Capesize owner GoodBulk could diversify away from bulk carriers and into other vessel sectors in the future, its chief executive has told TradeWinds.

John Michael Radziwill said the shipowner has found a successful formula for returning capital to shareholders and no longer thinks it has to limit itself to just one type of vessel.

“If we think there’s an attractive opportunity, obviously on a risk-reward basis, you will see us doing that. That could mean container ships, it could mean LNG carriers, it could mean LPG ships. It could mean any kind of bulk. It could mean multipurpose carriers. I don’t know yet,” Radziwill told TradeWinds.

It is a case of considering and appraising the opportunities brought GoodBulk’s way by counterparties, brokers, analysts and other contacts, he said. The only sector not under consideration would be cruise ships.

“Remember, it’s called GoodBulk. Bulk means bulk cargo or bulk shipping, which doesn’t necessarily even mean dry bulk, or it certainly doesn’t necessarily even mean capesizes,” he said.

“Originally, the thesis was for capesizes. It looks like that’s worked out alright so far, that’s still not over.

“We can’t really say if we’re going to be back into capesizes, back into panamaxes, supramaxes — we’ve actually had supramaxes and panamaxes at GoodBulk [previously] — or if we’re going to be in another bulk shipping sector, whatever bulk cargo that may be carrying.”

But GoodBulk, the public arm of the C Transport Maritime group, is not in any hurry.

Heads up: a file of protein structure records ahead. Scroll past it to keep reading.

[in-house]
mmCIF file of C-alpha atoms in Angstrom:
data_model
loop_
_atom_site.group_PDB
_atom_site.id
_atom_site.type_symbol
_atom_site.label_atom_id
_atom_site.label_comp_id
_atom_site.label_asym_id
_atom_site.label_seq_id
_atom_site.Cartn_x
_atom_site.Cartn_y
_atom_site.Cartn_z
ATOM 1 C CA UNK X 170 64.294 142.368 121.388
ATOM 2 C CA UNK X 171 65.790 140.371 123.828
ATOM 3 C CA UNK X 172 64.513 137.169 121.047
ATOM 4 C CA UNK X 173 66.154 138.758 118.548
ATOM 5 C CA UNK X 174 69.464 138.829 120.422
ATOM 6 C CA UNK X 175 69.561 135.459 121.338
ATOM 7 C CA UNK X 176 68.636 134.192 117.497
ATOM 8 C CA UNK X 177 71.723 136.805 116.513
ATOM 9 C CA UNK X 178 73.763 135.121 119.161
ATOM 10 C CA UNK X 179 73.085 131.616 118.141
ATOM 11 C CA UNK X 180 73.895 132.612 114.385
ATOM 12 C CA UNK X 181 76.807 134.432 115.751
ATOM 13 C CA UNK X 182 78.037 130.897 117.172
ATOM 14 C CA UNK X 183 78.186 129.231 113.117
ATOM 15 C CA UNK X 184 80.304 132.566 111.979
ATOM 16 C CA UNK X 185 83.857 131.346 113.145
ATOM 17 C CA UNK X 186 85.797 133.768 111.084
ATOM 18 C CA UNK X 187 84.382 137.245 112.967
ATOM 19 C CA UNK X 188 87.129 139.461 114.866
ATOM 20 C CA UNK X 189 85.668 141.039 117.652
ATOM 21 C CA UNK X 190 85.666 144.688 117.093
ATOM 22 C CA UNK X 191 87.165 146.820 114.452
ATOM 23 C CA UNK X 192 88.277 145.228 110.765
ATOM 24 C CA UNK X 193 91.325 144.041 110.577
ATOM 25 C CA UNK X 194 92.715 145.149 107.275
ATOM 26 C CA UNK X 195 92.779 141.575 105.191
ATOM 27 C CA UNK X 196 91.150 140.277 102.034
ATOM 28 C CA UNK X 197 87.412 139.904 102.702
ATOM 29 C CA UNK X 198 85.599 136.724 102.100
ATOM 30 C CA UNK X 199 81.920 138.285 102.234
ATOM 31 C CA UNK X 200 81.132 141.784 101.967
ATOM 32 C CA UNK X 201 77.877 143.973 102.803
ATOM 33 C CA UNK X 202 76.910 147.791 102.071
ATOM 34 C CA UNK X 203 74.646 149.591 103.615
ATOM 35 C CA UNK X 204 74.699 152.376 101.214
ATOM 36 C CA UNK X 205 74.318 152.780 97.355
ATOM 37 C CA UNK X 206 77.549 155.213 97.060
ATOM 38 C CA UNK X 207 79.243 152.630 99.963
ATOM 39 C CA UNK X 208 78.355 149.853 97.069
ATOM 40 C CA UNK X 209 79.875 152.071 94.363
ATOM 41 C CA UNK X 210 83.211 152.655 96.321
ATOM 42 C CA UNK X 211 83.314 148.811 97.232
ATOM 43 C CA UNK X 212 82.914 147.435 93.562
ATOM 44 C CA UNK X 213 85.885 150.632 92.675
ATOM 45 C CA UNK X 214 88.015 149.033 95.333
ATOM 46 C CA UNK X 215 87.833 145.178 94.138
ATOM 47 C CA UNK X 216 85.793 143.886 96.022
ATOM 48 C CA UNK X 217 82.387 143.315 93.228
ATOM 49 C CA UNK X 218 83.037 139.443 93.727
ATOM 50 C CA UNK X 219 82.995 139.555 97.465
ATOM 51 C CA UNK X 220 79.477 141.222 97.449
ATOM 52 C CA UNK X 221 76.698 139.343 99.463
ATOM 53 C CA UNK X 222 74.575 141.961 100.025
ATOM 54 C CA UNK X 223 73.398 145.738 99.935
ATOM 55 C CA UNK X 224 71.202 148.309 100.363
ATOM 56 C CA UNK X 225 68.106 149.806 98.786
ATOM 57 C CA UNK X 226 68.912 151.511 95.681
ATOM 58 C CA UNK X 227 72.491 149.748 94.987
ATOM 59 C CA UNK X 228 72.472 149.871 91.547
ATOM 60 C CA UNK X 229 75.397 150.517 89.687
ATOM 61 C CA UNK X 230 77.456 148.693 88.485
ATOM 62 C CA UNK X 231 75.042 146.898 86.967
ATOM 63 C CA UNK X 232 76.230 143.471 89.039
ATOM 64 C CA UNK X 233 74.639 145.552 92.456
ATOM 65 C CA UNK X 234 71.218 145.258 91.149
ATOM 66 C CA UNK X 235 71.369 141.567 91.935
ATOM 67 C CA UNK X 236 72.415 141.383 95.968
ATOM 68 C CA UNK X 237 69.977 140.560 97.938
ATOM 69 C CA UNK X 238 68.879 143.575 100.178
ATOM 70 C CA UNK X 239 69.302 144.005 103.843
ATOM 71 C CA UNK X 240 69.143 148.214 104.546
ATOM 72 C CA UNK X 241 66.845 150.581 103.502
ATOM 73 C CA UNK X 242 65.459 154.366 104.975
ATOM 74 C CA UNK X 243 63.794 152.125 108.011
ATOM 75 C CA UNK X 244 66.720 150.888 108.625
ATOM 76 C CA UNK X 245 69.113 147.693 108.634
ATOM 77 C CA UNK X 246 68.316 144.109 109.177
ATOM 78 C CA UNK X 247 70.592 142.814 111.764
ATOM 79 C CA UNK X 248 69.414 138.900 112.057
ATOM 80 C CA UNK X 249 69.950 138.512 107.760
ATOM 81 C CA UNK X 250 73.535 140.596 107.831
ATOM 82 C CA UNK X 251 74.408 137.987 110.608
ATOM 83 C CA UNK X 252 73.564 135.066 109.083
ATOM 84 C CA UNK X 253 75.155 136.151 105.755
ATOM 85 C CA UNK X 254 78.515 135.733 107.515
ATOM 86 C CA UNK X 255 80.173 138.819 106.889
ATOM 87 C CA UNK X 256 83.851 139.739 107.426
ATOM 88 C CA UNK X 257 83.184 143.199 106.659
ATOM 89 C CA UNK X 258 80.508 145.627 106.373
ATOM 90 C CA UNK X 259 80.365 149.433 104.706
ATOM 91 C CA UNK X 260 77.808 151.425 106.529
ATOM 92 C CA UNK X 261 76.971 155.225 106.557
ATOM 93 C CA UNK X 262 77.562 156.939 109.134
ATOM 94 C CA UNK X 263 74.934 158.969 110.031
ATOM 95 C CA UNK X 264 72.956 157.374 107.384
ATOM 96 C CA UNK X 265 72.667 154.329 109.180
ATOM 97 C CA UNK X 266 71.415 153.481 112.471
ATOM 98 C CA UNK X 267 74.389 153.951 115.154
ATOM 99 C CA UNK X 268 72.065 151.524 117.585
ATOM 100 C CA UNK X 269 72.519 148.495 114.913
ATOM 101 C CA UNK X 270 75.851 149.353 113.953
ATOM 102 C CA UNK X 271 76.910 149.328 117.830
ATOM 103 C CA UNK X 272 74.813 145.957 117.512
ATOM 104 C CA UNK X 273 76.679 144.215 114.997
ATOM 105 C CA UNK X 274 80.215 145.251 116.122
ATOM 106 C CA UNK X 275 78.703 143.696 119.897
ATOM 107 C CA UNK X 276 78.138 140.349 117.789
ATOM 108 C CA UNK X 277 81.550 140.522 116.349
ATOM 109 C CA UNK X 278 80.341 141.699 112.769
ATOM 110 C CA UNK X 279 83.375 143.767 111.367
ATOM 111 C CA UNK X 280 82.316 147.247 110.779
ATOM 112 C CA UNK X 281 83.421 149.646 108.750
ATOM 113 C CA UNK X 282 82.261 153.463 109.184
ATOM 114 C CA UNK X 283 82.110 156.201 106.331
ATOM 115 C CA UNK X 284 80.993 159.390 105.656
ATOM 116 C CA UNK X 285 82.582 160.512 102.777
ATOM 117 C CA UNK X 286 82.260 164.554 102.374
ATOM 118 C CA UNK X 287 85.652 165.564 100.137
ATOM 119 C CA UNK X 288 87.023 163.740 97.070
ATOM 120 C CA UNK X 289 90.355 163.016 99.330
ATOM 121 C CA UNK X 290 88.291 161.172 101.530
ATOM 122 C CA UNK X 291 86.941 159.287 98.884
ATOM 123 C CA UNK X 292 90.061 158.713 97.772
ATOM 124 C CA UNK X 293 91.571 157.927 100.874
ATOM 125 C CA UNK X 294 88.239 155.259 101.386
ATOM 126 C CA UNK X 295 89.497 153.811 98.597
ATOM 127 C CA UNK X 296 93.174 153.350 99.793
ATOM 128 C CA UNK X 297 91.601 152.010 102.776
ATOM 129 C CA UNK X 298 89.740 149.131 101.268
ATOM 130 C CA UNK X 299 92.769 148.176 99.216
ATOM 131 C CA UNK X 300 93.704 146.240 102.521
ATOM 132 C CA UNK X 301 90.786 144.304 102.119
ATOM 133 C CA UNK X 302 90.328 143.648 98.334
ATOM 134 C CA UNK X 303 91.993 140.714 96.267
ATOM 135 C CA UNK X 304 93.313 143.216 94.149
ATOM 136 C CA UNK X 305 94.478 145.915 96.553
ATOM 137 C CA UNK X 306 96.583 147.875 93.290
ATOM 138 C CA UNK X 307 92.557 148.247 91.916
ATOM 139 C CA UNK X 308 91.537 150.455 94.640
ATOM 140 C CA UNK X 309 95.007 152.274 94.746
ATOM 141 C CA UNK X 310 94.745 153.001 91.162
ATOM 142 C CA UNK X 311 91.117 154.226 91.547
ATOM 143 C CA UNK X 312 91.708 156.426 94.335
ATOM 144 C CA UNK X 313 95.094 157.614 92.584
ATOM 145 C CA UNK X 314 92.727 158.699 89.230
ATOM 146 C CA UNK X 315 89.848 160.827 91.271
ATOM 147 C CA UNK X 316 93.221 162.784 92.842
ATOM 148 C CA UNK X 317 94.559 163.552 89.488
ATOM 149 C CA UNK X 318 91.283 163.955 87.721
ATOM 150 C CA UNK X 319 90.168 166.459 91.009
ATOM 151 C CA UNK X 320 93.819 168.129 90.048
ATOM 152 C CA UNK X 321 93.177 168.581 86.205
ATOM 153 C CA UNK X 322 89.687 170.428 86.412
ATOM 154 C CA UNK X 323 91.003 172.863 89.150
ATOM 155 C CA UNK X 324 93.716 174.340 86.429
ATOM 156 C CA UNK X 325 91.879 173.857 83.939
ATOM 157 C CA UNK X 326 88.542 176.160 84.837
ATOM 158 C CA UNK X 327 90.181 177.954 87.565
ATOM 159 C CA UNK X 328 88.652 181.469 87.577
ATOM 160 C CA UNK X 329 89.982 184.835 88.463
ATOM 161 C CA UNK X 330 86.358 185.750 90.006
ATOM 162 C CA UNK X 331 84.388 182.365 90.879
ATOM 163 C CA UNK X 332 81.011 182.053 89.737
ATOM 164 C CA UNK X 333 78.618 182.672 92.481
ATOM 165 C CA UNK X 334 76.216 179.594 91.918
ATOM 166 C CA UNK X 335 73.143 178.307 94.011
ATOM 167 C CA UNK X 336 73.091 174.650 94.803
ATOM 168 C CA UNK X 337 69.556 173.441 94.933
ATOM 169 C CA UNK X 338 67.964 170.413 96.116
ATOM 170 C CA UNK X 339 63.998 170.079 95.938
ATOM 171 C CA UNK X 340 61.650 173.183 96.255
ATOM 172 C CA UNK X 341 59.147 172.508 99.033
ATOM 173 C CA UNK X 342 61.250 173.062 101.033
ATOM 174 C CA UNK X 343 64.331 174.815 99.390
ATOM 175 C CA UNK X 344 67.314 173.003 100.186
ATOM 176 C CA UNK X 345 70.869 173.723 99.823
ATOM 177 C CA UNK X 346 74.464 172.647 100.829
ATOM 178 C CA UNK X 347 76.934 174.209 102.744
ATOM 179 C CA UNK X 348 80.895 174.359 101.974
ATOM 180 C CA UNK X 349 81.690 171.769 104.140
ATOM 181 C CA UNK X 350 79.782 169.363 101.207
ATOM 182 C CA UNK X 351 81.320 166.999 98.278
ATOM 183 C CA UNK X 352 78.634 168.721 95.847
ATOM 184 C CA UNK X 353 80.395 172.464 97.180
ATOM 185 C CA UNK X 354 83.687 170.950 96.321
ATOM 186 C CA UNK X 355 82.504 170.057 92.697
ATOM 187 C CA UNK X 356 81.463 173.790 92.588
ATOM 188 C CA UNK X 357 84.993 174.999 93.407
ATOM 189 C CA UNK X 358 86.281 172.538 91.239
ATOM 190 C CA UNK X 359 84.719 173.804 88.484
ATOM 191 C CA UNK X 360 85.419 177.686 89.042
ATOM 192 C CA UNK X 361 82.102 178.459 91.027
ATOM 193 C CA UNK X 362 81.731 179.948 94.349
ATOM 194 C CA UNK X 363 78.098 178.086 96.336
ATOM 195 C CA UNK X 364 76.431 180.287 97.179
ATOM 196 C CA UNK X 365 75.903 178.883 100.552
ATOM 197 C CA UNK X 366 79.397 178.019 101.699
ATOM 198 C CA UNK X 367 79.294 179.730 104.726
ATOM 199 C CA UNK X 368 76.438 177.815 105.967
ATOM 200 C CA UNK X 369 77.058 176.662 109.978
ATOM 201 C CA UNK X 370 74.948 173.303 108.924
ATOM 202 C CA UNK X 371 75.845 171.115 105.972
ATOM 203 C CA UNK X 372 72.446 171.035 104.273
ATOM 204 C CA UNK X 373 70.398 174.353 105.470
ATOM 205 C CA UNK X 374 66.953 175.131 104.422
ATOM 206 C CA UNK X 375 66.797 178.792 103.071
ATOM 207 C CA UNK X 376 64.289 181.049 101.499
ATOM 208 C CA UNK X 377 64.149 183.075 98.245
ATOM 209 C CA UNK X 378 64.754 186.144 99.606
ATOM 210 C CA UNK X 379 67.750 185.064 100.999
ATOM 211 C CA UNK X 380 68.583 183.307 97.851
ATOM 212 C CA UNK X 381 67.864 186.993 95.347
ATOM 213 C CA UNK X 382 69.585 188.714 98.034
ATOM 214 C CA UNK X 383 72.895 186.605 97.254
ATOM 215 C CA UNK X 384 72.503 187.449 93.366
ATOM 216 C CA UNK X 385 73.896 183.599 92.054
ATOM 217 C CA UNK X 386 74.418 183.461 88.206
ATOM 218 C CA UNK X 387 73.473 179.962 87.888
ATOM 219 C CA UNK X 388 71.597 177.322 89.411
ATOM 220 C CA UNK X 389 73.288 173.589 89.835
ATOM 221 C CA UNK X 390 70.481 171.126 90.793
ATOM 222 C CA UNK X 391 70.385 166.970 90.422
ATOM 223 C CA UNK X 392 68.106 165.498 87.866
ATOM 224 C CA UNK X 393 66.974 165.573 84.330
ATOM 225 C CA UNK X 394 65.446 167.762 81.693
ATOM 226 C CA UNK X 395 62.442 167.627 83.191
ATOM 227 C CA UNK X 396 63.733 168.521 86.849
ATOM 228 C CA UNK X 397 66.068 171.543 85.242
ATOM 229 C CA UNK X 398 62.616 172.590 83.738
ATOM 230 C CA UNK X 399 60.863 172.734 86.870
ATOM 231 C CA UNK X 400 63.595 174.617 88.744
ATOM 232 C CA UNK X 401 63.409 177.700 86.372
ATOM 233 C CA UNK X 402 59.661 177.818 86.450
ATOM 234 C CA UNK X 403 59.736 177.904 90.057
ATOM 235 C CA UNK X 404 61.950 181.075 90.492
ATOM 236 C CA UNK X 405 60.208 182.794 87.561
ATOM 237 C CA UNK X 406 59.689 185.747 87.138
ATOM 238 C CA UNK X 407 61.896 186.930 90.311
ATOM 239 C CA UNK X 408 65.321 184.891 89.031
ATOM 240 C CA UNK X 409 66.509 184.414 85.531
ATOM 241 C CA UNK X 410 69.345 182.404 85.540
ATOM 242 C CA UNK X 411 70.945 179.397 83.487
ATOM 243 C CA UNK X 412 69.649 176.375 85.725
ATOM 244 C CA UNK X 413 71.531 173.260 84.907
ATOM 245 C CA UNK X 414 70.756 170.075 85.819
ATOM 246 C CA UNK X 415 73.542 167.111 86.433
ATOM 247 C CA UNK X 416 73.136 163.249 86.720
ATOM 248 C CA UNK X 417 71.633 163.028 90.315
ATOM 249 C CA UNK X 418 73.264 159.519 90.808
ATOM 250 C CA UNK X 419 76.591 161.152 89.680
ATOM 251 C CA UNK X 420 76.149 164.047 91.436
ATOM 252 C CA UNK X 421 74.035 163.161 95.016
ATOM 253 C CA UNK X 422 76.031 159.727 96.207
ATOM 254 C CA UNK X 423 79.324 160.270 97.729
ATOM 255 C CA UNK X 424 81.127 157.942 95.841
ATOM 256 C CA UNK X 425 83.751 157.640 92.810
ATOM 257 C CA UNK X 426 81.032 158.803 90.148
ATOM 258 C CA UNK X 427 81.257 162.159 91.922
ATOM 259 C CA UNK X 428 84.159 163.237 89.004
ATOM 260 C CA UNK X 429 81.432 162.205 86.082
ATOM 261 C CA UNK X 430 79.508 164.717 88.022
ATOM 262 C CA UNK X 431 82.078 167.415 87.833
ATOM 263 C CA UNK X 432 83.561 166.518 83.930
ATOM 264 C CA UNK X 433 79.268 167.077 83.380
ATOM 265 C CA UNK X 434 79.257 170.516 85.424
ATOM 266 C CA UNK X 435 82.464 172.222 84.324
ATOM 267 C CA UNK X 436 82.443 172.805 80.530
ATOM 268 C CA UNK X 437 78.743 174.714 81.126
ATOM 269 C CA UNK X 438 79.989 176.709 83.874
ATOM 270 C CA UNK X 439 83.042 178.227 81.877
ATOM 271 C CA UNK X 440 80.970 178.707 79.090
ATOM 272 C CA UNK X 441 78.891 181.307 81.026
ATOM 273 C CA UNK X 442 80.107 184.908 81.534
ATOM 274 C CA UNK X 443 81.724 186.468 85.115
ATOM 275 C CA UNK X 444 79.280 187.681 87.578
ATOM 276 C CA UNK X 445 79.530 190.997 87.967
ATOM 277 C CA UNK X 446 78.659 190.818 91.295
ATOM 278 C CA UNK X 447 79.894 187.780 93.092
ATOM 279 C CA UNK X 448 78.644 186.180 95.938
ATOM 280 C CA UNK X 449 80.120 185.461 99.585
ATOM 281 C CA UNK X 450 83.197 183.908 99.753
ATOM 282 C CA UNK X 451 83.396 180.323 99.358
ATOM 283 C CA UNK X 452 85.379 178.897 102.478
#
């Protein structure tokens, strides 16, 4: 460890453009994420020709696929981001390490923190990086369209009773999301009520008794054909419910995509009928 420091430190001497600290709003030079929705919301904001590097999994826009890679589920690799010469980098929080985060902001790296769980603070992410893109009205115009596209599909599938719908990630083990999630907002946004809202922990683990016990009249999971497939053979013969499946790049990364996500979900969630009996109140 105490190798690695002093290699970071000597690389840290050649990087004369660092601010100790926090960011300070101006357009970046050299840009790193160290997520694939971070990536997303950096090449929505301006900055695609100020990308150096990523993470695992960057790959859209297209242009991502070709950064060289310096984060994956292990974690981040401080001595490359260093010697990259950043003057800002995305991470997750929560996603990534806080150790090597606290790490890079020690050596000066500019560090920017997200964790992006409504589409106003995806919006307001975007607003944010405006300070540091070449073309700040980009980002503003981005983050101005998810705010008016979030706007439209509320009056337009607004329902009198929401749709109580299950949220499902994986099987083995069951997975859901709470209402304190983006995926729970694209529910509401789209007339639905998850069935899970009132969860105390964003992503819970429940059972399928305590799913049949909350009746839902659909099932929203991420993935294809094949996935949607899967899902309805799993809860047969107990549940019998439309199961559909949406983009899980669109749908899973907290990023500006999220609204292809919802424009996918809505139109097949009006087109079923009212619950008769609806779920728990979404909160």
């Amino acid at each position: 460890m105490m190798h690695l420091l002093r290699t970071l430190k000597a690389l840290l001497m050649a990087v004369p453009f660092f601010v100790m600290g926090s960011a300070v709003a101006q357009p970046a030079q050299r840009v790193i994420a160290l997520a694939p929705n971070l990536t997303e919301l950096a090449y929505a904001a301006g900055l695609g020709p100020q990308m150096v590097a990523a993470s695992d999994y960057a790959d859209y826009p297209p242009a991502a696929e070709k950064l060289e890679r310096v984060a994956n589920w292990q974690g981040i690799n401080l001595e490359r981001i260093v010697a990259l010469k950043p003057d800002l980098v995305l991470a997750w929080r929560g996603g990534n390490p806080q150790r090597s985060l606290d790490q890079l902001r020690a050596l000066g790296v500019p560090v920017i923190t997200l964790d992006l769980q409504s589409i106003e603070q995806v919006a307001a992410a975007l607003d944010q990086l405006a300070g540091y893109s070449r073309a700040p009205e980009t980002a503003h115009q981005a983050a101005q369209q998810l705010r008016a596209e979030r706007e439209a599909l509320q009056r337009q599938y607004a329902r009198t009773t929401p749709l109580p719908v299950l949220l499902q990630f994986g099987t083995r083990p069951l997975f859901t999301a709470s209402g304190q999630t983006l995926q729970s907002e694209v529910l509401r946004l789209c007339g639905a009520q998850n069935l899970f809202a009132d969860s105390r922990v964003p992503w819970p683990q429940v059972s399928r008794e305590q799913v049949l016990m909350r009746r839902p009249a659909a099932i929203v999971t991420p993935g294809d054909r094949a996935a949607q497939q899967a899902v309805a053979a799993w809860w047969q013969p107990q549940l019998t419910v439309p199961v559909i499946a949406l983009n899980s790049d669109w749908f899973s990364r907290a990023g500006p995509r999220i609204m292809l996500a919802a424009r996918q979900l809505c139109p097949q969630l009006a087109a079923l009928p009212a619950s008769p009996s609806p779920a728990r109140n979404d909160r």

Like many other bulker owners at the moment, Oslo-listed GoodBulk has cash to spend, sit on or share with investors.

“We’re in a very luxurious position with our investors, including ourselves. We’ve already paid back $15 in change in dividends, which is basically all of the initial investment, which was $10, and then $5 on top, so a 50% profit since GoodBulk’s inception in 2017,” Radziwill said.


The latest pair of sales confirmed by GoodBulk mean that the capesize owner’s fleet has halved since 2023 began.

Brave Maritime is said to have snapped up the 182,100-dwt Aquavictory (built 2010) in March for $26.5m.

It is also believed to be the buyer of the 178,900-dwt Aquaexplorer (built 2012), priced at $28.5m, last month.

The 179,000-dwt Aquatonka and Aquahaha (both built 2012) were reported sold to Norden of Denmark for $28m each in March.

Brokers reported in January that the 180,012-dwt Aquasalwador and 178,896-dwt Aquamarie (both built 2012) were sold for $57m en bloc to Greek interests said to be Laskaridis Maritime.

Another capesize — the 179,905-dwt Aquanavigator (built 2011) — was reported sold for $25m to a buyer believed to be Laskaridis.

Last year, GoodBulk sold eight capesizes and one panamax bulker overall, generating $155m in free cash and $67m in profit.

“We’re not in any rush to do anything right now. We can be a little bit more risky because the one overriding principle across all of our portfolio companies is that we always, always, always want to be ready for the worst-case scenario, which means selling or hedging some of our risk — and GoodBulk has done that.

“[The portfolio companies] are ready for the worst-case scenario, so they can take a little bit more risk.”

GoodBulk has sold seven capesizes this year to date, which leaves seven remaining with an average age of 12 years.

Radziwill confirmed that the 182,100-dwt Aquavictory (built 2010) and 178,900-dwt Aquaexplorer (built 2012) are the latest to leave the fleet. Market sources have said the buyer is Brave Maritime of Greece.

In the meantime, the GoodBulk fleet is still 100% exposed to the spot market, ready for a spike in rates, which Radziwill expects in the second half of 2023.

“A lot of the reason why we sold ships, as opposed to time-chartering them out, is because we saw more value in the asset value on the [forward] curve than on the time-charter rate on the curve,” he said.

“You sell down so you can be able to weather any kind of storm and keep as much open to the spot market as possible.”